Voices mighty and obscure are having their say about what ought to rise on the former World Trade Center site, but few speak with the passion and knowledge of Vincent Dunn. Mr. Dunn is neither an engineer nor an architect. He doesn’t represent the grieving families. He is not part of a civic group, a development corporation or an advocacy organization.
Mr. Dunn is a firefighter. More than that, he’s a retired deputy chief who was, and remains, the Fire Department of New York’s expert on building collapses. Without sounding in the least immodest, Mr. Dunn says he knows more about the inside of a high-rise building than most architects and engineers. He backs up that kind of talk with scholarly publishing credits dating back to the 1970’s, when he wrote his first article about building collapses.
On the matter of the Memorial Garden versus the Memorial Promenade versus the Memorial Park, etc., Mr. Dunn offers no opinion. On the matter of how the World Trade Center’s eventual replacements are built, Mr. Dunn has a great deal to say. And he’s the only one making arguments from the perspective of the men and women who will run into those buildings when (not if) they catch fire.
“We’ve spent the last 40 years softening buildings,” the chief said. “By that, I mean we’ve been taking away concrete and making buildings lighter. We’ve done away with masonry enclosures of steel columns, and we’ve replaced concrete with Sheetrock in stairways. We know that fire resistance is directly related to the mass of a structure. But we’ve spent 40 years removing mass from buildings.”
Mr. Dunn’s notion of a fire-resistant high-rise building is the Empire State Building, a structure that would never be built in its current form today. Developers would look at all that concrete, run a few numbers and conclude that it’s simply too expensive.
It’s an argument fire chiefs have heard for decades in New York: that fire safety is just too darn expensive-and besides, chief, what are the odds, anyway? Tenement-house owners in the late 19th century and factory owners in the early 20th century resisted the Fire Department’s demands for better construction, stricter codes and even fire escapes (which were condemned as too ugly for those fancy-looking tenements), saying such measures would drive up the costs of construction.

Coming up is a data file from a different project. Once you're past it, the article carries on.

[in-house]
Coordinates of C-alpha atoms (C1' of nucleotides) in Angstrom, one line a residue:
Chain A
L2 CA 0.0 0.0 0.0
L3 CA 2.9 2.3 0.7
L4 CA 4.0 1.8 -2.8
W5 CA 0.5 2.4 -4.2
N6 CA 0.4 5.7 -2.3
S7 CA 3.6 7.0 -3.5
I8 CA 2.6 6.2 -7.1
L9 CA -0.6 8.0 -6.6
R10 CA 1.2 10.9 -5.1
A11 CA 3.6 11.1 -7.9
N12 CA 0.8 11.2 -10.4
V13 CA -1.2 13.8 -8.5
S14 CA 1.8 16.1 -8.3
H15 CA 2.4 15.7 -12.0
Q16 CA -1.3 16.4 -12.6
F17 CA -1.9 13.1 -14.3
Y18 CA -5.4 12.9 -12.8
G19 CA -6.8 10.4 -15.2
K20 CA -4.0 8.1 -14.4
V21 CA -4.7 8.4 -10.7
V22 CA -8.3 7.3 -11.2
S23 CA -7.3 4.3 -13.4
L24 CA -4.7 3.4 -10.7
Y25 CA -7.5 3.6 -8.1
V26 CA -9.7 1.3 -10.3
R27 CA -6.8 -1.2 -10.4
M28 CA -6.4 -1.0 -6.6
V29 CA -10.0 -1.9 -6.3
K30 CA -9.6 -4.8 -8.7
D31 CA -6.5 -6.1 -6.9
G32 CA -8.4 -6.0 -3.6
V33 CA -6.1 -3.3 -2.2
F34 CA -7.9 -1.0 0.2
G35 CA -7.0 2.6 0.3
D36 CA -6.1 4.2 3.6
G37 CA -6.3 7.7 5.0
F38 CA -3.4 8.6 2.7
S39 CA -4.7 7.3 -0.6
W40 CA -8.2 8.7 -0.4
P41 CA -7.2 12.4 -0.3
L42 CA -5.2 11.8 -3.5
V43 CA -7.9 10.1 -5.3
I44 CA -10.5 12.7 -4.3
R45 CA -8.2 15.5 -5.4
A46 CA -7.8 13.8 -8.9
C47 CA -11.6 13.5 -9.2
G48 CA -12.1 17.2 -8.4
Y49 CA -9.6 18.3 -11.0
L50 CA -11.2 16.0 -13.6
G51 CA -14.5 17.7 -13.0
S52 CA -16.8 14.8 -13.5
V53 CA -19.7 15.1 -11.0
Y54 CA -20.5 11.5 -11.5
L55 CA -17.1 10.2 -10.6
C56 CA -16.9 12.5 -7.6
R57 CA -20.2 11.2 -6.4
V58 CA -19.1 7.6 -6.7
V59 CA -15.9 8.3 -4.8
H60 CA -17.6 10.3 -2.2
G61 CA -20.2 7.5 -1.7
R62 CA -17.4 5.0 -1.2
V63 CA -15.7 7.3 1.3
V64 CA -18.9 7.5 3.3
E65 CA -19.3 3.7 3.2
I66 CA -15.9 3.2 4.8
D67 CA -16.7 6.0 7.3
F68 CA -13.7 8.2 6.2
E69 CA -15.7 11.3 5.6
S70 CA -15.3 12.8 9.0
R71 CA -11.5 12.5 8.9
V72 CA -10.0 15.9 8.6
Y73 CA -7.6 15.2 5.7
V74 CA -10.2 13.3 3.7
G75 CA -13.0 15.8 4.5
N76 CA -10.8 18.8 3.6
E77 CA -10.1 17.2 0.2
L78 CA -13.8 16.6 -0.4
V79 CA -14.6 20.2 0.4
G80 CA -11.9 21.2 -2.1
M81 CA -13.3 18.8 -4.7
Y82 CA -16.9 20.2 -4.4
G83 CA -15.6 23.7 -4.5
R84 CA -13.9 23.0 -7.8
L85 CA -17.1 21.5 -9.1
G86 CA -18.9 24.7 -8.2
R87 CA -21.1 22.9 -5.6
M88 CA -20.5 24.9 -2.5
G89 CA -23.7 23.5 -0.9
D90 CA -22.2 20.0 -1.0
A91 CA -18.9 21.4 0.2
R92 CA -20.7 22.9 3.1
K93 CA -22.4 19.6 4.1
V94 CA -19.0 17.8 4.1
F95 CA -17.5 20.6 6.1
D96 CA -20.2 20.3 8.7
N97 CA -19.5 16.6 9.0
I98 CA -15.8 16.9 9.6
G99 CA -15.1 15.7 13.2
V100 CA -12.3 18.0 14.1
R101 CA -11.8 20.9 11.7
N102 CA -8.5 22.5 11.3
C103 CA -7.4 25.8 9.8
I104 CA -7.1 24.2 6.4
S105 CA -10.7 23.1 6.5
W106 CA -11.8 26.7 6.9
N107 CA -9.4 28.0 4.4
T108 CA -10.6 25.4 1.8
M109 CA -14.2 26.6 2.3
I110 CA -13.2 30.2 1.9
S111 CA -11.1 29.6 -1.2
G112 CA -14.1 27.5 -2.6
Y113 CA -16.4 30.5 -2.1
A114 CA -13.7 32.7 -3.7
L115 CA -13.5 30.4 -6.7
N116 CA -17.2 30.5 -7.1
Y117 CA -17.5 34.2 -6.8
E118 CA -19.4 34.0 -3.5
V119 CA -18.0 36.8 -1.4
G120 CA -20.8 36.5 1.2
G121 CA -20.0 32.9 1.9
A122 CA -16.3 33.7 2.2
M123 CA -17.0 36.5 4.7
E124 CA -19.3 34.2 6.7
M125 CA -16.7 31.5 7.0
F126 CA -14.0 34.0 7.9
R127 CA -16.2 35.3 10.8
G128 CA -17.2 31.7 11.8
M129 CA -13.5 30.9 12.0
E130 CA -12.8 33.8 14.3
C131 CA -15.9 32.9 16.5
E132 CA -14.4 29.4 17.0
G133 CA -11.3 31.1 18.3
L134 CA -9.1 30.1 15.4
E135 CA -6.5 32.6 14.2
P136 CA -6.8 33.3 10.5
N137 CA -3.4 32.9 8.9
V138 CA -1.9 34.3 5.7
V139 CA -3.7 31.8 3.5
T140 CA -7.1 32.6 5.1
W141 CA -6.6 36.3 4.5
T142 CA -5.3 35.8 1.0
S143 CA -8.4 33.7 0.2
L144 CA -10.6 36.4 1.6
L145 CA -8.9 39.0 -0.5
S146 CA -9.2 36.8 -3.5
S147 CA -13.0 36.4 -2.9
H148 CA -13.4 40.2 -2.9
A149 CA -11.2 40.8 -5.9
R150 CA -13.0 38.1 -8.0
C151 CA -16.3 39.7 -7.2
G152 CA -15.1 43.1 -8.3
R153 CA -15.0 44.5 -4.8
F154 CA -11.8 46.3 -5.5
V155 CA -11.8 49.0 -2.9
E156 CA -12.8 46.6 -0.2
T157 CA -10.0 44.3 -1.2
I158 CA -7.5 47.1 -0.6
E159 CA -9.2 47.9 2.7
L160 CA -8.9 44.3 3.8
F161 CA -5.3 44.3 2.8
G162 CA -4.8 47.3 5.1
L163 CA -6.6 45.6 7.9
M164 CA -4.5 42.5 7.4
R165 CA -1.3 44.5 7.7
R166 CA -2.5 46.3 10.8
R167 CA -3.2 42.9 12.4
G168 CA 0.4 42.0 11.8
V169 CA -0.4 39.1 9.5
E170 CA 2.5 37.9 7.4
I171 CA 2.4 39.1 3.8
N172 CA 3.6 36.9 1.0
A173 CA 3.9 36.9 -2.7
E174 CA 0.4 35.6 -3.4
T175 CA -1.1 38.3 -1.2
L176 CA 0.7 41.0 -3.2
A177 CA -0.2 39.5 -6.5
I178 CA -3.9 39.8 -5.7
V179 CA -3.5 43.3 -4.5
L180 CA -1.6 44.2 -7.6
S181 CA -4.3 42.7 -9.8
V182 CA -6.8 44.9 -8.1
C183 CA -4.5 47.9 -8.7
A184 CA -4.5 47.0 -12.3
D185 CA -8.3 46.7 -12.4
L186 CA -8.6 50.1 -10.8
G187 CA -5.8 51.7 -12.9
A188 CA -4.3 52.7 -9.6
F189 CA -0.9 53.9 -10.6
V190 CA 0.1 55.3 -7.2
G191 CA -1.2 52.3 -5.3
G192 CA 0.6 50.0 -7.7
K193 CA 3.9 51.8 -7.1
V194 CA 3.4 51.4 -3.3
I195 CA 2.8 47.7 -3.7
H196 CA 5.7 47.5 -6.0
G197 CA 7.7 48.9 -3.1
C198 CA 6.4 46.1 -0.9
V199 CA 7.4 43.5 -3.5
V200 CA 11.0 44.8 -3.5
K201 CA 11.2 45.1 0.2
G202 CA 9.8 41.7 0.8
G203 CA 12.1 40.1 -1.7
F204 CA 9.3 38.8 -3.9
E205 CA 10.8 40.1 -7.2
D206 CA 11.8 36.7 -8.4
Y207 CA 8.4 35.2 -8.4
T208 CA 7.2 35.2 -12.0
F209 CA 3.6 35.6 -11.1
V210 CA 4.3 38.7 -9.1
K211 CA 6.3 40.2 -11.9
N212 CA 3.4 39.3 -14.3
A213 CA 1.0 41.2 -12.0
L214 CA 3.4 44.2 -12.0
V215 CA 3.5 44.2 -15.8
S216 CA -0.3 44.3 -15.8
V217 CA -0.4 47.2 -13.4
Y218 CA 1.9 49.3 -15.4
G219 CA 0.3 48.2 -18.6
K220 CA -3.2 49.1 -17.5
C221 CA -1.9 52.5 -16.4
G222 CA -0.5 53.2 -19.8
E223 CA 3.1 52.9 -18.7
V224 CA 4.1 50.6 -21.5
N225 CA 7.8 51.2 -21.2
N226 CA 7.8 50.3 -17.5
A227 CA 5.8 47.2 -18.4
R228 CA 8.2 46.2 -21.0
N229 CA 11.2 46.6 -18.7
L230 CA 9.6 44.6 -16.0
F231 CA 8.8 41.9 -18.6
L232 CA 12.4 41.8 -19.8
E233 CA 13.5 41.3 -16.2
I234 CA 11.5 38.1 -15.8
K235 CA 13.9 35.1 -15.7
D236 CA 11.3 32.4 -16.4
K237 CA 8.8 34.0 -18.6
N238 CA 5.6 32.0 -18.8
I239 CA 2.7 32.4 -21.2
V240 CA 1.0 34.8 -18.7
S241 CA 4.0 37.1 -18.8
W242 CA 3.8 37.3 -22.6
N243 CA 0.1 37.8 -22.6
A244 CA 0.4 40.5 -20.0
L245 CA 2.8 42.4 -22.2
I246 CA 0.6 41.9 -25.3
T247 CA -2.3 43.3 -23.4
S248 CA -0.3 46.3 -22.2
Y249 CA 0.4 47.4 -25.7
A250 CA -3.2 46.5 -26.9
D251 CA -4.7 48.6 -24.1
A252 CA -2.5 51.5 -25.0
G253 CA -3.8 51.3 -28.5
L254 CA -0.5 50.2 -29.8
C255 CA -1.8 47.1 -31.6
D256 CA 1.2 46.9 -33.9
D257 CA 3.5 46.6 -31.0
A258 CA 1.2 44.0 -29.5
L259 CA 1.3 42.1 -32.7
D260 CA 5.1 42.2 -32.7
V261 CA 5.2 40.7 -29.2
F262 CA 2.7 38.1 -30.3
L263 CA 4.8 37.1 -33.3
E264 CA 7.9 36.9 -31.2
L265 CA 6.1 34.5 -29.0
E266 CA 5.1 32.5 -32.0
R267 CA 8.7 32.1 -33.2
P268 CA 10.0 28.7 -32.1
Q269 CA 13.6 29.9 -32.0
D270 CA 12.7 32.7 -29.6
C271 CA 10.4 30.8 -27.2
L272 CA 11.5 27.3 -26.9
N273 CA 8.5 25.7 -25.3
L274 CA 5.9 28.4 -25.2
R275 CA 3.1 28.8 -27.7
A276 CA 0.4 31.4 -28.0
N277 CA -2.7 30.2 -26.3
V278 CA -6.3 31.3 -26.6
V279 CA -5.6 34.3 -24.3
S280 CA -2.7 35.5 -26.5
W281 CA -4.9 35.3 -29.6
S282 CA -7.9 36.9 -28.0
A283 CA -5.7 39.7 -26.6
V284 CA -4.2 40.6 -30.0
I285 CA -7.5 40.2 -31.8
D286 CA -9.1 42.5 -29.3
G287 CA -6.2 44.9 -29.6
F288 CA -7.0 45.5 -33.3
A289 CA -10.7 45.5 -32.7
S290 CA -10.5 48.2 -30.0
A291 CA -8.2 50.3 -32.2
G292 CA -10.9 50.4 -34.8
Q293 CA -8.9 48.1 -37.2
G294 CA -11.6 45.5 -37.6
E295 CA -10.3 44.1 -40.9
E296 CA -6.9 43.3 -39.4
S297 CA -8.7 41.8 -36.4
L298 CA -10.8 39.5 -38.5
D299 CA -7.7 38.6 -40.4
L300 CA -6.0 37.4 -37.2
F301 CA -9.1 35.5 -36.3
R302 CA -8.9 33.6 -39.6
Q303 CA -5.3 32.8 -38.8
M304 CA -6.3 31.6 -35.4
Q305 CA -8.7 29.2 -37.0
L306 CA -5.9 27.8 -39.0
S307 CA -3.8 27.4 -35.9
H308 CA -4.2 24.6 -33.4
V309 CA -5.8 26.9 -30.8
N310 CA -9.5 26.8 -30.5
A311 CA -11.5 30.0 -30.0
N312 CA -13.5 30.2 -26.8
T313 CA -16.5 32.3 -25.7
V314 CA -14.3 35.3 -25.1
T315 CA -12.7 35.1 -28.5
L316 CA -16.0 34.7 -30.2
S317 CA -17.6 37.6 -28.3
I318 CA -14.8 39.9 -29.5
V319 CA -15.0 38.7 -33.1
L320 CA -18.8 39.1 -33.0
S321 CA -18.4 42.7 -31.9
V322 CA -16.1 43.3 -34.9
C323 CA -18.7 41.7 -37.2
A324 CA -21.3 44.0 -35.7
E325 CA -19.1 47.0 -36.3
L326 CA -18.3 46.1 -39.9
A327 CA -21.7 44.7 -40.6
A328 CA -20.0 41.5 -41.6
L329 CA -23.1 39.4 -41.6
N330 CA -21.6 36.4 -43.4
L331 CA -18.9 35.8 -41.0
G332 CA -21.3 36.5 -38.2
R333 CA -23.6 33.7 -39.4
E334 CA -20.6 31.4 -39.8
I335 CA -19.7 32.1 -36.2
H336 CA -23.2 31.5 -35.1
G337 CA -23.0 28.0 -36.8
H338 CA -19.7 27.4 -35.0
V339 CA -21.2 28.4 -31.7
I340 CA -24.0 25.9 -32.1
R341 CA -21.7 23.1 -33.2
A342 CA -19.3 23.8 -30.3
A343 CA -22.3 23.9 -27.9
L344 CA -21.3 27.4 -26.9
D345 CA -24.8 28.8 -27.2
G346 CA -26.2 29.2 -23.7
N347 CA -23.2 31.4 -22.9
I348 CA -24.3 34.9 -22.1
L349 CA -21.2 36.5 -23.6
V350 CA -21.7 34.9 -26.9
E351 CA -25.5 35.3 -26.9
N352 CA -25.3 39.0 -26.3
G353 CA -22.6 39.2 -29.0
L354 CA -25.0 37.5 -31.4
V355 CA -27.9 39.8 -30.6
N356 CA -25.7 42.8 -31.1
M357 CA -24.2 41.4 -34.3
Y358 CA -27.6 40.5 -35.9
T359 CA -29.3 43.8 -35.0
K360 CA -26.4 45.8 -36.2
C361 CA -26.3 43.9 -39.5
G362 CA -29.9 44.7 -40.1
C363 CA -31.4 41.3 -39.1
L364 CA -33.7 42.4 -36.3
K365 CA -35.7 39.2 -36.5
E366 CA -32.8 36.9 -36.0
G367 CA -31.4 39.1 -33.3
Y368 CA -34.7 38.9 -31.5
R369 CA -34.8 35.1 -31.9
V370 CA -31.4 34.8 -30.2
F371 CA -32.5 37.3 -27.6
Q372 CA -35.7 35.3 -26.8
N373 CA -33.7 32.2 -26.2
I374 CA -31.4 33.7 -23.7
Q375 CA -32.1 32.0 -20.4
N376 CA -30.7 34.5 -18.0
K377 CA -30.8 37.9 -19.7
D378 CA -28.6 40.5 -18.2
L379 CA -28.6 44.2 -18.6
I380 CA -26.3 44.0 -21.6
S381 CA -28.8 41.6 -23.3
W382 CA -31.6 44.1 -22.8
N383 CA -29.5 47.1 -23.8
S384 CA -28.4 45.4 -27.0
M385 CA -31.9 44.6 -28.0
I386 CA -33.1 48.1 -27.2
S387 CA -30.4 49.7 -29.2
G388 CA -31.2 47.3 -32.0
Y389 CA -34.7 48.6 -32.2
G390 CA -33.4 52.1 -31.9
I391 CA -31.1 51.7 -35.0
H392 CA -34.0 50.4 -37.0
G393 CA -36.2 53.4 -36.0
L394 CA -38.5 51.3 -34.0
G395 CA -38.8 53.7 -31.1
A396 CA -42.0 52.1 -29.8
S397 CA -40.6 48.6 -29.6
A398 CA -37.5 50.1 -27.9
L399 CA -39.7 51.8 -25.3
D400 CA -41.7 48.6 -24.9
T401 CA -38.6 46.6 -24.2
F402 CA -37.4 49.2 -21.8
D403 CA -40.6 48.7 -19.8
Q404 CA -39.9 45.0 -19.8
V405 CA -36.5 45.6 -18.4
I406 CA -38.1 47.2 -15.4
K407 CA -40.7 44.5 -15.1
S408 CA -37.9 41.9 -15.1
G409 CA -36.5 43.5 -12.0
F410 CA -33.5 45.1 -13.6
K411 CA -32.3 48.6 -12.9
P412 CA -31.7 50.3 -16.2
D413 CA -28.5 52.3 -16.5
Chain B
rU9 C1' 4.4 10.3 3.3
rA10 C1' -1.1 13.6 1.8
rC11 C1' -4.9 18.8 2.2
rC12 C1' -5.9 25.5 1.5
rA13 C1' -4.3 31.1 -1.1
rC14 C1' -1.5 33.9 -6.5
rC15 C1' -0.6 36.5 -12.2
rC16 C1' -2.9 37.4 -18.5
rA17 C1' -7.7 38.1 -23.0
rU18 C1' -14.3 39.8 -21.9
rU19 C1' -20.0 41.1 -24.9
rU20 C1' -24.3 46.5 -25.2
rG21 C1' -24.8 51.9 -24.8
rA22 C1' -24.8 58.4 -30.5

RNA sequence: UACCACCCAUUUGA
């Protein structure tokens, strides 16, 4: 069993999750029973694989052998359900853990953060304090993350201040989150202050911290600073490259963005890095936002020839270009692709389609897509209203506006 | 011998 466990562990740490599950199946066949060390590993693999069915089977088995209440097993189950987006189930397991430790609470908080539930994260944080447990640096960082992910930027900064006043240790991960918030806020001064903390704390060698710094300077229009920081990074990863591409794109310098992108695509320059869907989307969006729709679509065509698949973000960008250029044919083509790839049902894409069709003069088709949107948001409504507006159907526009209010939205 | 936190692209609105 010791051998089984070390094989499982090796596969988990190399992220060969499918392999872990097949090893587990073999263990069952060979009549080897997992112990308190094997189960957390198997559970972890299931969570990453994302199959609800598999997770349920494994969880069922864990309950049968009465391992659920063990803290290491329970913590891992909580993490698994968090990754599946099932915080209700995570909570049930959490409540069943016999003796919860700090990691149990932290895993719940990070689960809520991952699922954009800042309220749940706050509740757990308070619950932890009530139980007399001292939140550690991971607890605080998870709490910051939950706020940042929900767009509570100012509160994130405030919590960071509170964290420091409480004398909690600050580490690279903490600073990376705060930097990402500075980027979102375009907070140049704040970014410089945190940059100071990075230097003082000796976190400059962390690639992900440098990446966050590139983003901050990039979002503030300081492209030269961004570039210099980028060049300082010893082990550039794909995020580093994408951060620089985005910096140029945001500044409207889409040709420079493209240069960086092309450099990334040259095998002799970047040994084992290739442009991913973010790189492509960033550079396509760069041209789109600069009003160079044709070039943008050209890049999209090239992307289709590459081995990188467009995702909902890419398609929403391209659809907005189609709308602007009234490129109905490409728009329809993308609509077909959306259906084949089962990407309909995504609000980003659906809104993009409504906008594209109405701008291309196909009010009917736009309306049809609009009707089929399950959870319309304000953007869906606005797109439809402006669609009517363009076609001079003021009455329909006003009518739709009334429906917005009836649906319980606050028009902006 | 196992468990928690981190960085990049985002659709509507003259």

“This is New York; this is a bottom-line, client-driven town,” said Mr. Dunn, by way of explaining why voices like his are so often dismissed.
The chief believes that future tragedies are inevitable as long as developers continue to build soft buildings with little to prevent a high-rise fire from spreading to an adjacent story. Until the immediate postwar years, solid construction methods helped contain high-rise fires to the fire floor. That all changed when a fire at 1 New York Plaza in 1970 spread beyond the fire floor, signaling an end to the days when high-rise fires could be easily contained.
“You look at the housing projects we built, which people like Jane Jacobs said were terrible,” Mr. Dunn said. “I sometimes asked people who were burned out of tenements where they’d rather live, and they said the projects, because you never saw a two-story fire in a housing project. You never saw a project collapse in a fire.”
Now, however, residential and commercial high-rises are catastrophes in the making, Mr. Dunn said. “We should have a zero-tolerance policy for buildings without sprinklers, but we don’t. In today’s office buildings, you’ll find 20,000 or 30,000 square feet of open floor space, which allows fire to spread. A team of firefighters with a hose line can extinguish about 2,500 square feet-that’s it.”
Mr. Dunn has been preaching about high-rise fire safety for years, most recently at a City Council hearing a few weeks ago. What’s shocking is that some of his recommendations are not already mandatory-for example, his demand that the building code require regular evacuation drills so fire-safety directors know how long it takes to get everybody out of a given building. Mr. Dunn believes high-rise buildings should have smoke-proof stairways for use in a fire or a terrorist attack. To which the only reply can be: You mean this is not a requirement now?
“Fire safety has been put in the background for years now,” Mr. Dunn said. “The builders, the architects, the engineers-they all bear responsibility. They’ve all been pushing the envelope. The World Trade Center was the ultimate envelope-push.”
Fire chiefs have a wonderful record of spotting potential tragedies. They also have a long history of being dismissed as cranks … until the tragedies come to pass.
· Due to an editing error, an incorrect byline was placed on this column last week. The guilty parties are recovering in a local hospital.